“Mira, la Luna. She is dancing.”
The night settled like ink and the moon weaved through the cobweb clouds. Yaya arced her neck towards the sky and chuckled.
I had arrived in Guadalajara; a ragged backpack slung across my shoulders and a forced expectation of desert and cacti. Instead, the Mexico I found was a lush, green cityscape. Fig and lime trees lined the streets; their roots cracked and crumbled the pavement. It was the rainy season; the days stretched on and remained hot but when it rained it poured. The roads would flood under the obese clouds, becoming impassable rivers. The sky opened during those storms, rumbling and splitting the silence with luminous veins.
Yaya picked me up from the airport and we shambled along the highway in her pickup. A beaded crucifix and miniature Caballero hat swung side by side from the rear-view mirror. We chortled in broken Spanish on our way to my new home.
“How you say your name? Es Mickel, no?”
“Nah, just Mitch.”
“Si, porque no?”
“Ok. You are Canguro now. Bienvenido a Mexico Canguro!”
“Si, ok. Gracias mi hermana!”
It was a mannered meeting but I had never felt so welcome. Yaya would soon become one of my closest friends in Guadalajara, helping me find a place to rest my bones – in her house – the aptly named Casa Luna. There, we would eat when hungry, drink when dry and chill outside my rooftop room in the evenings.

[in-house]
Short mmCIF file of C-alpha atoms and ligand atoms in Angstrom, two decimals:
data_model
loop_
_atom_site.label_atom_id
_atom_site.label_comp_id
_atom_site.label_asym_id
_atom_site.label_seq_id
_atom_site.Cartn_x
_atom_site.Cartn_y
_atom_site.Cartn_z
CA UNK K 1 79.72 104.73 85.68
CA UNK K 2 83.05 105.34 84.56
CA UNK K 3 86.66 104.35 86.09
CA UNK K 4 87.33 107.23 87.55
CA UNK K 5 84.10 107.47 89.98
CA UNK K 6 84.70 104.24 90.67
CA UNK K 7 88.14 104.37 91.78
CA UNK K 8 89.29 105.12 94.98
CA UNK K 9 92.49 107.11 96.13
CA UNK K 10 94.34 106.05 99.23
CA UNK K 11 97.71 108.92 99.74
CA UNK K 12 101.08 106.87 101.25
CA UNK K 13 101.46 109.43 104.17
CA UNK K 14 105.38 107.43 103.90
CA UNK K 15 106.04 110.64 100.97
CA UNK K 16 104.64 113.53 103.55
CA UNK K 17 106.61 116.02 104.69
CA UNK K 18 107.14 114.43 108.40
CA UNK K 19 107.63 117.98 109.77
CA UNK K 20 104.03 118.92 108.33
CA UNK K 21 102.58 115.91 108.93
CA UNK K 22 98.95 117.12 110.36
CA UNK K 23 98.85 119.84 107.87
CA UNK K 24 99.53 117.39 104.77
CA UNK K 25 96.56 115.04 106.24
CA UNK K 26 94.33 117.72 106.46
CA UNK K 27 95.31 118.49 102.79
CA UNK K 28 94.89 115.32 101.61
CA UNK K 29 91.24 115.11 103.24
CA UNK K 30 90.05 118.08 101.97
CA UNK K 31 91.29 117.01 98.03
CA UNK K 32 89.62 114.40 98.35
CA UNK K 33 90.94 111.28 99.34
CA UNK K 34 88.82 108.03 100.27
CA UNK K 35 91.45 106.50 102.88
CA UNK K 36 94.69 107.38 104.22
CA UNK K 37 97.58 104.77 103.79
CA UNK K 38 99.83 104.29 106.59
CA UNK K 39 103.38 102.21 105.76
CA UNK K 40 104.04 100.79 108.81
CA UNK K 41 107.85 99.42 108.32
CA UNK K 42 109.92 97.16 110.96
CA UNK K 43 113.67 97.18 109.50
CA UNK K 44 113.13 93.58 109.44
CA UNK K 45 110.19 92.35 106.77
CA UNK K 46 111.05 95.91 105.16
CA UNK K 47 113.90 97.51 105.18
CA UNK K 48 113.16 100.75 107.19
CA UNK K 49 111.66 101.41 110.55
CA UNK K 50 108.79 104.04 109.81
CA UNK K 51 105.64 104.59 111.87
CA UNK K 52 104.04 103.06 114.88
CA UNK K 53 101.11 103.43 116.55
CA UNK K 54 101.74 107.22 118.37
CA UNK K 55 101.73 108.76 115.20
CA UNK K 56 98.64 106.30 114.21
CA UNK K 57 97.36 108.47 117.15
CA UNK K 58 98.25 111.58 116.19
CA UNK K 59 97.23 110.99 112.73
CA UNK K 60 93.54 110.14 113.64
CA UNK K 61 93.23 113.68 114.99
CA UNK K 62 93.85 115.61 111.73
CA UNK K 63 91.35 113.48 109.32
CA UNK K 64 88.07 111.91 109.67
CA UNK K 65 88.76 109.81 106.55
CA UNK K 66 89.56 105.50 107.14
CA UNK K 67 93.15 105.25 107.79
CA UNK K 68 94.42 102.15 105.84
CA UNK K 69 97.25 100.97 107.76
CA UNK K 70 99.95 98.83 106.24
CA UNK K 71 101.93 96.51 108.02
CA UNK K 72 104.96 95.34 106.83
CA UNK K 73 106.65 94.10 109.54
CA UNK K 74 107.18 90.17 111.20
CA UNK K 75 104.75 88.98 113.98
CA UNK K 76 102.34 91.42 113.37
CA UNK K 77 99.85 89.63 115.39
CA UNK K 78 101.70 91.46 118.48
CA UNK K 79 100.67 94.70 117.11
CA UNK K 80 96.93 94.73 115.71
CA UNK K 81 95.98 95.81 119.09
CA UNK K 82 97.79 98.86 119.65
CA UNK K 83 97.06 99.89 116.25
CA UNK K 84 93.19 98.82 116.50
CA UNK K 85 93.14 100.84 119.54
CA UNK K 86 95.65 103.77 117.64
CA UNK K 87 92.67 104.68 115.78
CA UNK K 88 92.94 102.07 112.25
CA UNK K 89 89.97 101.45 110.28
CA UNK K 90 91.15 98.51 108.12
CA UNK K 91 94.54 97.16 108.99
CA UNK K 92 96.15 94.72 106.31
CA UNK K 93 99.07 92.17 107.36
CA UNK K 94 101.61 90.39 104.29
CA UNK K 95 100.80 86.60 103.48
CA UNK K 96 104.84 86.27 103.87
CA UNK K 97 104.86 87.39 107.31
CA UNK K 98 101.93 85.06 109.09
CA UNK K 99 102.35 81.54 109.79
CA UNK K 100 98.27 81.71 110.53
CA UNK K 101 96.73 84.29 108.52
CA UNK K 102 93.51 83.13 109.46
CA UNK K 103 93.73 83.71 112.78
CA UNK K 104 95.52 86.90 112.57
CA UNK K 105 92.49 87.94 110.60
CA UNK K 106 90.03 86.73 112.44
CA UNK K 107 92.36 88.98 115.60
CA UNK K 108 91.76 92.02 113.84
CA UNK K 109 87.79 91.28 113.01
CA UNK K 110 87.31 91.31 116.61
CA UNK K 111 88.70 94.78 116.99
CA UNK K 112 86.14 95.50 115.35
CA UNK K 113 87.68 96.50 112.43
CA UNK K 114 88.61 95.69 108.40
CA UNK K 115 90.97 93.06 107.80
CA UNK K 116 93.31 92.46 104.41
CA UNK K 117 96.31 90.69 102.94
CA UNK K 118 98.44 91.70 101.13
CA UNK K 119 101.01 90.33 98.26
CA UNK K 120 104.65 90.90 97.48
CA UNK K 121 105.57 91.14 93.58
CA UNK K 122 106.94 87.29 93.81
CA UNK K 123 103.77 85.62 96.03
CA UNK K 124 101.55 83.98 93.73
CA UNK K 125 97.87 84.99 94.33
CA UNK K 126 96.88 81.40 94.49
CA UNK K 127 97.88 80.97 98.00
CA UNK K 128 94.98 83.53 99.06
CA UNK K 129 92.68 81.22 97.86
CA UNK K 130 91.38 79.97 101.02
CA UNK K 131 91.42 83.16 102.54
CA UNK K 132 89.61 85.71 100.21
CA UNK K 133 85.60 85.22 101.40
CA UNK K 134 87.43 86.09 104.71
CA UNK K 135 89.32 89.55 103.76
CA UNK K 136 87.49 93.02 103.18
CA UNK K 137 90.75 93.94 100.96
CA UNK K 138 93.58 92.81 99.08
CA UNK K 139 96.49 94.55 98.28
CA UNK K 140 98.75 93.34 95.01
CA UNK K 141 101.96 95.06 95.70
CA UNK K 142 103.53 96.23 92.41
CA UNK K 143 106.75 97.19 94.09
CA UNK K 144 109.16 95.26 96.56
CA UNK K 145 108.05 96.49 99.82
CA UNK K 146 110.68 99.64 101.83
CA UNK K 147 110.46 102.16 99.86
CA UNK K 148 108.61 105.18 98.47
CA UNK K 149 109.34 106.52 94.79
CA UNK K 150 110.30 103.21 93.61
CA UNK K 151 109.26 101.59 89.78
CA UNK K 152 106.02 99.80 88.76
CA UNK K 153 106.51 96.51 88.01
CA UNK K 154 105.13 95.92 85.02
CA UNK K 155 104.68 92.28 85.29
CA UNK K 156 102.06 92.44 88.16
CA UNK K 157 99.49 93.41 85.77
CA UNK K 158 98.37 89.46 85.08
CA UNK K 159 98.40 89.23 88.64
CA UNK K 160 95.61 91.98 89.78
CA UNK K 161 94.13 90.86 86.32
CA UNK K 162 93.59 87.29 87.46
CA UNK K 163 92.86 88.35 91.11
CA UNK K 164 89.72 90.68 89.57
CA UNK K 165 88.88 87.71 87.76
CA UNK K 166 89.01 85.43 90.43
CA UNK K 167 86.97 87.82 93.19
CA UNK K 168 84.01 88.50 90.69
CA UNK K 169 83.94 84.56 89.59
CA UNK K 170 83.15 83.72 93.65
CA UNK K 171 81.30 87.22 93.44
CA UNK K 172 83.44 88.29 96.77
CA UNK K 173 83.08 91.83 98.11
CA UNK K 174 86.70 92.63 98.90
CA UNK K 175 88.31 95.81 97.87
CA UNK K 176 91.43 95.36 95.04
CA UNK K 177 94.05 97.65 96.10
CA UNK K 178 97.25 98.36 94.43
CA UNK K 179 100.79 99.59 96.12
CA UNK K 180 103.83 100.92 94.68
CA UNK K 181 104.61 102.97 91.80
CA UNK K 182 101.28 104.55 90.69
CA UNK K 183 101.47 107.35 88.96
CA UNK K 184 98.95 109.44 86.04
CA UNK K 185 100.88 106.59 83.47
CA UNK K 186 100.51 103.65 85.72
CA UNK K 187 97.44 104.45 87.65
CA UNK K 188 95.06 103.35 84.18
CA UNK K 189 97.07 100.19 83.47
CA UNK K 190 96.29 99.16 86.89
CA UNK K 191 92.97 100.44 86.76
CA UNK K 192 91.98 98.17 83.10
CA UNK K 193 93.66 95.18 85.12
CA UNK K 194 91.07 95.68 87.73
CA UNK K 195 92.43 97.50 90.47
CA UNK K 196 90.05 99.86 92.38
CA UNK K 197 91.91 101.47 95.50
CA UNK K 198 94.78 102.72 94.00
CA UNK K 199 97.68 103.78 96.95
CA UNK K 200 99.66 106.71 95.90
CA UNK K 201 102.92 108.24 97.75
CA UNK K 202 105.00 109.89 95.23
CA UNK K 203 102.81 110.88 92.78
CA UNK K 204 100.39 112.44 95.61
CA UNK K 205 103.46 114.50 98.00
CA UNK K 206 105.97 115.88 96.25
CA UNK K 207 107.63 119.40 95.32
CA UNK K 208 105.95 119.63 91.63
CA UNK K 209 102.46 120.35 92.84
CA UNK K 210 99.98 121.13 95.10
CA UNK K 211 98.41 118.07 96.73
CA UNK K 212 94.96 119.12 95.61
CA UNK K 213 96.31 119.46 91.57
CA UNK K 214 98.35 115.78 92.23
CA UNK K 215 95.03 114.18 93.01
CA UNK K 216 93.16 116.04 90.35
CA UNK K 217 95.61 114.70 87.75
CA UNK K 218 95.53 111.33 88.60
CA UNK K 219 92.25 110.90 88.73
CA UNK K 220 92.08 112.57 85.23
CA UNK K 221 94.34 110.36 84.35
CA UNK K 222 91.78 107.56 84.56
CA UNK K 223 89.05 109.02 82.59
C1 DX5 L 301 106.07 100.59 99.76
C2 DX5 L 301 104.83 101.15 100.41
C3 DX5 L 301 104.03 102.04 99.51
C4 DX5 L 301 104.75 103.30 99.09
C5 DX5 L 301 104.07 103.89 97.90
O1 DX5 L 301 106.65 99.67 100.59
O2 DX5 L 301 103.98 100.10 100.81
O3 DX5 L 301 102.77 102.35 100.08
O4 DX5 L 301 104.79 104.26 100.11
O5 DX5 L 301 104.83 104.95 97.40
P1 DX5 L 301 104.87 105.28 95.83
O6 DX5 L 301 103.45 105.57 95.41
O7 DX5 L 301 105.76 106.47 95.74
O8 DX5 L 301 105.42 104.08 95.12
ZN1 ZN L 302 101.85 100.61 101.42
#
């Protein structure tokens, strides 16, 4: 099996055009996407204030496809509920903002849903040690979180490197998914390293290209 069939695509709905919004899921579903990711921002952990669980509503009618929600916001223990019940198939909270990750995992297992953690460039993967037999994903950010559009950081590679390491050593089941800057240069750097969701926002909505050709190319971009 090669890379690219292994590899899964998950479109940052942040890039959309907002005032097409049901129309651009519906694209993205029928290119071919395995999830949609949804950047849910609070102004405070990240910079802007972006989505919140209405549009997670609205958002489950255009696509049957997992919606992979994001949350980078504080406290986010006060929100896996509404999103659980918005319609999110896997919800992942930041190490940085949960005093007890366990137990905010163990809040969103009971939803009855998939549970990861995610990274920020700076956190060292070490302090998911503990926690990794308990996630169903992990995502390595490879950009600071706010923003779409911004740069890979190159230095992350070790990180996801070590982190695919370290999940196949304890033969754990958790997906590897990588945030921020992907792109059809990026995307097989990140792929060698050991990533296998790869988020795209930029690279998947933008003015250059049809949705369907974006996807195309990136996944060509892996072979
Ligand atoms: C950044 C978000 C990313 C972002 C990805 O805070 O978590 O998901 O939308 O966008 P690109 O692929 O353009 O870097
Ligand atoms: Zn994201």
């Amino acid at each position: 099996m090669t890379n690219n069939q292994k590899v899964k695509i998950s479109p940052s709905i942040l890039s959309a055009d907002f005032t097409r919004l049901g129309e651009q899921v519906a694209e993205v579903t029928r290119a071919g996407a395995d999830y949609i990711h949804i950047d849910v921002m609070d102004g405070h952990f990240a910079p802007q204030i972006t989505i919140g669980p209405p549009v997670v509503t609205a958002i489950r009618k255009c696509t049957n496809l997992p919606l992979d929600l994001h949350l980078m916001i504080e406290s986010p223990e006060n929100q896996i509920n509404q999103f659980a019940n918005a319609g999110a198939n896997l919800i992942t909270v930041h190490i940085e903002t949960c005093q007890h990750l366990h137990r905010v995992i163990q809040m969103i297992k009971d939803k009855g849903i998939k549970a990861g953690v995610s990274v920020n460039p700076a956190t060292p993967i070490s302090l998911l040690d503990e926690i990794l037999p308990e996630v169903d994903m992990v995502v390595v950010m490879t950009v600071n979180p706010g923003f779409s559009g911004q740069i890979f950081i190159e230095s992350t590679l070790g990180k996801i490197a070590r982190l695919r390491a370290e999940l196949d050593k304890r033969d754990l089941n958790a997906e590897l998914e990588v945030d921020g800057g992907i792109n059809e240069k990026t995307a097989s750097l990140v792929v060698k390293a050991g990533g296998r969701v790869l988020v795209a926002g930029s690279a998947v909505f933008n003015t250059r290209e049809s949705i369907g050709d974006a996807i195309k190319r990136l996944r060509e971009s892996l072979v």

Amid the steady flow of tequila and cheap cerveza I have found myself settling into the heat and beauty of Mexico. University has served as a temporary recess from tumbling sombreros and evening mariachi trumpets.
While the clichés of Mexico echo in the background, I have managed to hit the highways and explore the country between classes. The green hills roll into open grasslands; the splintering streams belch into wide lakes or spill into an ocean with shores shared by Australia, a world away.
I helped Yaya gather her things and we hightailed further inland, halted endlessly by freeway toll booths. It was a long road to Puebla – Yaya’s new home – but we were kept entertained by my fervent consumption of the sights and sounds. My eyes darted from agave plantation to thick maize fields to storm shrouded mountain. Yaya grinned at my exuberant movements.
“Mira Canguro, that mountain es for you.”
Guadalajara has continued to raise its curtain and I am attempting to keep up with the performance. It has become my ever evolving home. Itchy feet will keep me wandering the rest of Mexico, even if it’s just for the people I have met. My experience has been only a stolen glance so far and I think I will remain here for some time to come. Six weeks in and my Spanish is verging on intelligible thanks to daily exchanges with curious taxi drivers.
“Donde eres guero?”
“Soy Australiano, mi nombre es Canguro.”
– Mitch Fuller/11429091